The Hancock-Henderson Quill, Inc.
Compiled and Edited by Virginia Ross
Registrar for Daniel McMillan Chapter, N.S.D.A.R.1914
Stronghurst Graphic, December 17, 1914
A CENTURY AGO: Henry Vance and family from Dakota were visiting at the home of Mrs. Vance's father, Samuel Miller. The death of Josephus Clover of Carman neighborhood was reported as was the marriage of Orr McQuown and Miss Nettie Stewart of Biggsville having occurred on Dec. 11, 1889.
CALIFORNIA FRUIT DRAWS CROWD: Dr. I.F.Harter has an exhibition in his drugstore of a display of California fruit which is attracting the admiration of every one who beholds it. His old friend and Stronghurst's former citizen, R.L.Taylor of Fresno, California, sent grapefruit, oranges and lemons to the doctor. Just to show what nature can do in the land of fruit and flowers, Mr. Taylor sent a twig from a grapefruit tree upon which there hangs seven specimens of that fruit, nearly all of which measure 15 inches in circumference and are wonderfully beautiful in their appearance. If Mr. Taylor sends any more consignments of California products of that kind here, he will have himself to blame if he finds he is obliged to play the host to a lot of his old acquaintances from this section of the country next year.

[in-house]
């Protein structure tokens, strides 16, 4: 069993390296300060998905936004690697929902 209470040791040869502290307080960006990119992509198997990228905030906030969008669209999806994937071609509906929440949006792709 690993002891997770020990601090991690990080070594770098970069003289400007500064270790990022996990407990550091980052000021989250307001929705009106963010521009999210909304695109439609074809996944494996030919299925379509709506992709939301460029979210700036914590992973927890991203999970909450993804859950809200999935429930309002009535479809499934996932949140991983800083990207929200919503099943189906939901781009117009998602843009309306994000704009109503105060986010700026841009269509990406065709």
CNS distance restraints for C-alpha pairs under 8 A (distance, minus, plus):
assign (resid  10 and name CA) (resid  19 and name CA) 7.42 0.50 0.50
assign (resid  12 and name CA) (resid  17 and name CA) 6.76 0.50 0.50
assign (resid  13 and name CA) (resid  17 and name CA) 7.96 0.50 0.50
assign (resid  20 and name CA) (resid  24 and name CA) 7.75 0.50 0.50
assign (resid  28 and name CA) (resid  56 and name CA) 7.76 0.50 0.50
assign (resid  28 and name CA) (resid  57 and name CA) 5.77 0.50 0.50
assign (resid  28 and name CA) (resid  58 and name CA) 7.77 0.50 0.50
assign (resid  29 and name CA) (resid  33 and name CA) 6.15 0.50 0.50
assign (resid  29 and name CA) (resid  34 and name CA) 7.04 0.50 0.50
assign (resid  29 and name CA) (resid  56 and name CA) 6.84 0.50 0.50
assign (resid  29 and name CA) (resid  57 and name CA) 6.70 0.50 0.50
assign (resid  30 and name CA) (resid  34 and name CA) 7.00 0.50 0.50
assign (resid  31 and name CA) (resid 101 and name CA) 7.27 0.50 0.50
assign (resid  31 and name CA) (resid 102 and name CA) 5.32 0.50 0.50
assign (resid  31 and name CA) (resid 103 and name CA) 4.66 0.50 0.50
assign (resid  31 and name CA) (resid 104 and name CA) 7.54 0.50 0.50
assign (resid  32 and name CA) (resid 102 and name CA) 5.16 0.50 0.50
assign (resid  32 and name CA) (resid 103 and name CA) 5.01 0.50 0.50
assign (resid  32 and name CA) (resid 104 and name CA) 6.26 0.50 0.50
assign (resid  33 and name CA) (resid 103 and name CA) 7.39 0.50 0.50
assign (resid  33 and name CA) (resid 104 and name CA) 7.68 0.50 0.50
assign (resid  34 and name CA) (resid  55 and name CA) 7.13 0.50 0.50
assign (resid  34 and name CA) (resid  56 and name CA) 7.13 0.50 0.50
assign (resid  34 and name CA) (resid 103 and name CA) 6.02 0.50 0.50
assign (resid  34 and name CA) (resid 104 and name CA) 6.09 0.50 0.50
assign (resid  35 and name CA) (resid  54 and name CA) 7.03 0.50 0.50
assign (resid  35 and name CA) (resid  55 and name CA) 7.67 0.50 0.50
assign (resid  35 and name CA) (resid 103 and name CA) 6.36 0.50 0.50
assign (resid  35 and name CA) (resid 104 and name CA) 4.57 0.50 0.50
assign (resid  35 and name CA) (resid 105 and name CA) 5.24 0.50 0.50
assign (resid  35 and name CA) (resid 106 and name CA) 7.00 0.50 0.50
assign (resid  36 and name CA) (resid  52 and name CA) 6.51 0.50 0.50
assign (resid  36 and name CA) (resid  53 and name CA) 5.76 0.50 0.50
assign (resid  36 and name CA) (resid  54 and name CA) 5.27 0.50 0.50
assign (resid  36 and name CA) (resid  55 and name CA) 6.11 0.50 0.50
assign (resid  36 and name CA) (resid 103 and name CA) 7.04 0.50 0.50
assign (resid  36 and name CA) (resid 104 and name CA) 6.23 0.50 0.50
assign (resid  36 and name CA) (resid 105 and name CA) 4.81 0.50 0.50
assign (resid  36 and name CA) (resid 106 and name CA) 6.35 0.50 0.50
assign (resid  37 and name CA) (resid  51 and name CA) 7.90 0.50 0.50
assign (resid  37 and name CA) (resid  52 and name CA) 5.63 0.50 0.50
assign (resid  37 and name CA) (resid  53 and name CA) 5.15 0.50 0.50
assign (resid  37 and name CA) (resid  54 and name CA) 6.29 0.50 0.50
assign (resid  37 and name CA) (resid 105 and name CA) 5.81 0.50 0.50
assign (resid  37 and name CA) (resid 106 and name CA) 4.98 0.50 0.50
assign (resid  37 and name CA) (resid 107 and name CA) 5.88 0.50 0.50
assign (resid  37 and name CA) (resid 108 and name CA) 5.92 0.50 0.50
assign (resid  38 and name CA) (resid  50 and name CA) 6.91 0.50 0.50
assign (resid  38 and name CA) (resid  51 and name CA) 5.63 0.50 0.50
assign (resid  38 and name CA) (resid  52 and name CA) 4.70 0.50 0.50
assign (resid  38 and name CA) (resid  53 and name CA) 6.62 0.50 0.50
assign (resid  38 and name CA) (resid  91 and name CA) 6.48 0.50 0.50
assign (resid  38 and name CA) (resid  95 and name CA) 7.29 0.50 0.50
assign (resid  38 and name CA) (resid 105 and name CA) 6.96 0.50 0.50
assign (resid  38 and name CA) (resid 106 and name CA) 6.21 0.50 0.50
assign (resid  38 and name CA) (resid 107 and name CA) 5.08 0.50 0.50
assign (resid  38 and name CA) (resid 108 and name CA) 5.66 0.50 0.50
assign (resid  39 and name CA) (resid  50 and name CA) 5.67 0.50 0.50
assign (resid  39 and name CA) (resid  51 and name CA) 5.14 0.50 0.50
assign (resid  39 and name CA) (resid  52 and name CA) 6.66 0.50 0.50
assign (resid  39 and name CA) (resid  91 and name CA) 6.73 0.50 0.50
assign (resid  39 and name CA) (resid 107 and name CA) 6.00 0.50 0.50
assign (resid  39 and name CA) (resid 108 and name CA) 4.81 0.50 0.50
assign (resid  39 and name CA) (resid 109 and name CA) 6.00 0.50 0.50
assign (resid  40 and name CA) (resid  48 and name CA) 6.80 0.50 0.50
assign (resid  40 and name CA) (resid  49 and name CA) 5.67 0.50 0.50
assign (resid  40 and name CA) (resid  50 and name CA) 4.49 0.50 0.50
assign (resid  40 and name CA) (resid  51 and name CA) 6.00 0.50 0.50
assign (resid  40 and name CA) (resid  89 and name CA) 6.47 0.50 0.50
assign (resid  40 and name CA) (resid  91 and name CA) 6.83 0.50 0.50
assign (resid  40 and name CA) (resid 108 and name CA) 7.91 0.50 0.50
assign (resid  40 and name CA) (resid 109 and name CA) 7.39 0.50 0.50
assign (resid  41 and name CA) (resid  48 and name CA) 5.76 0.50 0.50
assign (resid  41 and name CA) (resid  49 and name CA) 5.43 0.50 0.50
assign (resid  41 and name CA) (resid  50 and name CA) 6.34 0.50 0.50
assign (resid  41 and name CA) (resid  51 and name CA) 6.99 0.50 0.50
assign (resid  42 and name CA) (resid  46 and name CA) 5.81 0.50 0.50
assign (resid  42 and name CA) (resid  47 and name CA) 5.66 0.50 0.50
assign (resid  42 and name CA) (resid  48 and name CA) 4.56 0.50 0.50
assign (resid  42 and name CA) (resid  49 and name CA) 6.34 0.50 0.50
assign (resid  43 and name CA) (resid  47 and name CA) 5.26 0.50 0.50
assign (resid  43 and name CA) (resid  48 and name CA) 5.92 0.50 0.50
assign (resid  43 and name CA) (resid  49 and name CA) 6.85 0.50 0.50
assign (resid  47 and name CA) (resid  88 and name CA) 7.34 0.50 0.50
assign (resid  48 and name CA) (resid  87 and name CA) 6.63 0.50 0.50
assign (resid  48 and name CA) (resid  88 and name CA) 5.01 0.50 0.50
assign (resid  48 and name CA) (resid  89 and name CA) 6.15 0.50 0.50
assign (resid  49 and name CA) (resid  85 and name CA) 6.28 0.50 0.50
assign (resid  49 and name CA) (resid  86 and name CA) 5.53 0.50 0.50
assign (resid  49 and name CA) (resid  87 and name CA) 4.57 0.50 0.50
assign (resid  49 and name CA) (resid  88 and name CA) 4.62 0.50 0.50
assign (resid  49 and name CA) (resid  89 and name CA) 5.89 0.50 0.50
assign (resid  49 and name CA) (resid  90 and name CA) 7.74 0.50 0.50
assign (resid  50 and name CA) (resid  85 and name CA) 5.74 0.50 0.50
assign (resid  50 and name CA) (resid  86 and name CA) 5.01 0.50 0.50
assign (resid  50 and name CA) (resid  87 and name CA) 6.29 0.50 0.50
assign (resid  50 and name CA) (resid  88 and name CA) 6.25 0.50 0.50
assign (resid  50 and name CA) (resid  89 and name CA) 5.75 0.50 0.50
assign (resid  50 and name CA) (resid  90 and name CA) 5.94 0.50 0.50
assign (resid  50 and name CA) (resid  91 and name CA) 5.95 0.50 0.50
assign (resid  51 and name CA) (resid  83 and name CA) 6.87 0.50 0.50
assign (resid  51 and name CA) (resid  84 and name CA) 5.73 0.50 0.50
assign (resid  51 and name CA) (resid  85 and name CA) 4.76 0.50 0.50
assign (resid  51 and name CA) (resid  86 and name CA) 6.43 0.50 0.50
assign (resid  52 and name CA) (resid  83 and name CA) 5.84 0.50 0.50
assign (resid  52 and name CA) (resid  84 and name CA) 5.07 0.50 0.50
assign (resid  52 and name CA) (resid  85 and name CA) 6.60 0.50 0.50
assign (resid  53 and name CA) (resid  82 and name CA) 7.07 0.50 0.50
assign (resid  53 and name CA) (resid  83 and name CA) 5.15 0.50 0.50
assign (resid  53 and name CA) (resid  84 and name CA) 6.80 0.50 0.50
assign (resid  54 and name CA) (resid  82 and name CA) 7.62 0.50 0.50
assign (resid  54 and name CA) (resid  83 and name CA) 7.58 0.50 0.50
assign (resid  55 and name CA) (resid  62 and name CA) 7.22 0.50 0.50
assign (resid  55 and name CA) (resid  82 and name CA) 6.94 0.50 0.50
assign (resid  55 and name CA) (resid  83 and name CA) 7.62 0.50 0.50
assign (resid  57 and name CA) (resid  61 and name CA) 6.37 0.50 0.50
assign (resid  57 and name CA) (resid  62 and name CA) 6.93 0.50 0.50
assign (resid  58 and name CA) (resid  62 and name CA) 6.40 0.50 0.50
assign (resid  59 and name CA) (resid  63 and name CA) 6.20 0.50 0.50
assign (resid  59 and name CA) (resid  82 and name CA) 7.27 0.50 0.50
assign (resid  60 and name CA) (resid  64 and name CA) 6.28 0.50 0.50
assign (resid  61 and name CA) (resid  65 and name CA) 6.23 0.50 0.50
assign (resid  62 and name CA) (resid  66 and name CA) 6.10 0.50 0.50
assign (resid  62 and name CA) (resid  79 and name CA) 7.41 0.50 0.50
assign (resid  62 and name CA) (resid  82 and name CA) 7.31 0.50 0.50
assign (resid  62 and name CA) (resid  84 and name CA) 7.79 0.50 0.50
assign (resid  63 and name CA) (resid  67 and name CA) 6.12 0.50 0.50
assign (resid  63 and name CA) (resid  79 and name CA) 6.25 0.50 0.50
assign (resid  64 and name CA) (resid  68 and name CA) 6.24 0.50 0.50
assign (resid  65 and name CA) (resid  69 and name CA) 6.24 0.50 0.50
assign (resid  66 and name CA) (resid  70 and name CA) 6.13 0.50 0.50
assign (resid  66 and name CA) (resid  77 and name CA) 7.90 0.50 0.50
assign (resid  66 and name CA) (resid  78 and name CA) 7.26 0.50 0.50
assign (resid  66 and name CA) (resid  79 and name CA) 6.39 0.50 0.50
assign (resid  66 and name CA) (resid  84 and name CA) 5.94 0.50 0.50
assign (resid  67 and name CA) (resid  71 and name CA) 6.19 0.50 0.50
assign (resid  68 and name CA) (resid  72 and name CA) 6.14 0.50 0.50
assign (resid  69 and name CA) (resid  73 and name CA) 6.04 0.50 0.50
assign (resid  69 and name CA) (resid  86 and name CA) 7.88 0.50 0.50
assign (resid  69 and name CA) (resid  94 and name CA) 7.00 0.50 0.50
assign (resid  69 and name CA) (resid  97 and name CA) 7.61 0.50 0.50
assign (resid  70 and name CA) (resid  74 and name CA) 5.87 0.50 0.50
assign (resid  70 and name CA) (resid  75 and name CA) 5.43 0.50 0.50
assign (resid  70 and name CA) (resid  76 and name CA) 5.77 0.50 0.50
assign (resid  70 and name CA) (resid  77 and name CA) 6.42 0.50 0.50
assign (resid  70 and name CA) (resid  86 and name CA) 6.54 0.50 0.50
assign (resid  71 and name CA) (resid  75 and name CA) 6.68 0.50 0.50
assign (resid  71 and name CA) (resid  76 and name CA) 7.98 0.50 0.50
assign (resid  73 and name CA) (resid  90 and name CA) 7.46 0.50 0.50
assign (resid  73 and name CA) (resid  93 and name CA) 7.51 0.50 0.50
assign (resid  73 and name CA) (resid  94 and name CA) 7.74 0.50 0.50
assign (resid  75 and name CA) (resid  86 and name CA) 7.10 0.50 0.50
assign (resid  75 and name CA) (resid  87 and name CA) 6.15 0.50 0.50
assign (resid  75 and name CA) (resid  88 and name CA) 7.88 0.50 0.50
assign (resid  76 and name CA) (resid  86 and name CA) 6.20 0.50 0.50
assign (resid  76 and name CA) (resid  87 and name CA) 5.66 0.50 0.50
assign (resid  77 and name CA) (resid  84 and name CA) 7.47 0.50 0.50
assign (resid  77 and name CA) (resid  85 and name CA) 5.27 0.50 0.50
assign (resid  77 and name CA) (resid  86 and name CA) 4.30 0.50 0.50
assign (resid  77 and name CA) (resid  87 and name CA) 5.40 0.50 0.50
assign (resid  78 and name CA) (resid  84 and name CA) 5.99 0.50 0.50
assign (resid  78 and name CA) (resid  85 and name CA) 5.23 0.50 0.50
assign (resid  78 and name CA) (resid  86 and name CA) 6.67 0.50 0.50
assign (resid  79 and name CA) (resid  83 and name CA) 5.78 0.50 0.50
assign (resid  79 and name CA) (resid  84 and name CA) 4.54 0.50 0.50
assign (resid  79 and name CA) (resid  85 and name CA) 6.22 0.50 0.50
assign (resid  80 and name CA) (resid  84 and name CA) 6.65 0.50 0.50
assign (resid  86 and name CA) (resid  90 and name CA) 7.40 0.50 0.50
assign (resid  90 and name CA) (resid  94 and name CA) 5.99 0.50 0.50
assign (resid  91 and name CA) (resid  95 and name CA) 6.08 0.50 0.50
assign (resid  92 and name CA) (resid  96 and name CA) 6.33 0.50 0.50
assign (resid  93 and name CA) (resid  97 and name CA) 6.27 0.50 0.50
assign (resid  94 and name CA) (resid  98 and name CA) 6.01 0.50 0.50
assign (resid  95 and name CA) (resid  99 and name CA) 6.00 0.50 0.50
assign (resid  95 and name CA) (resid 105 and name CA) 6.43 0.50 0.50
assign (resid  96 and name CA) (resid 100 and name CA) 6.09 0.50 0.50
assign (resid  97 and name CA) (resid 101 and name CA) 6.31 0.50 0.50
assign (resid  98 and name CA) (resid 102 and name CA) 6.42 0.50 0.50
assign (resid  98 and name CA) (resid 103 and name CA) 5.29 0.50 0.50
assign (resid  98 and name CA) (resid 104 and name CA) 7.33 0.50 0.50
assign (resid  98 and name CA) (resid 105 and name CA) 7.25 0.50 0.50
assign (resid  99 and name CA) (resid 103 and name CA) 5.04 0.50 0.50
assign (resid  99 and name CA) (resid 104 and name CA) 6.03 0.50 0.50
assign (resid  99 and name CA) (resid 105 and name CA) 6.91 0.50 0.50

CONTRACT FOR DEEP WELL LET; At an adjourned meeting of the village board the contract for drilling a deep well on the lots near the town hall recently purchased by the village, was let to the Sewell Well Co. of St.Louis. There were eight bids and the Sewell bid was almost $1000 cheaper than the next lowest bid. Their proposal at drill a well 8 inches in diameter at $3 per foot for the first 300 feet and $2 per foot for any depth below 300 feet and to furnish and $2 per foot for any depth below 300 ft and to furnish the casing for the first 300 ft. The board accepted this plan on the recommendation of Mr. Shield, the engineer who is in charge of the work of constructing the water work system.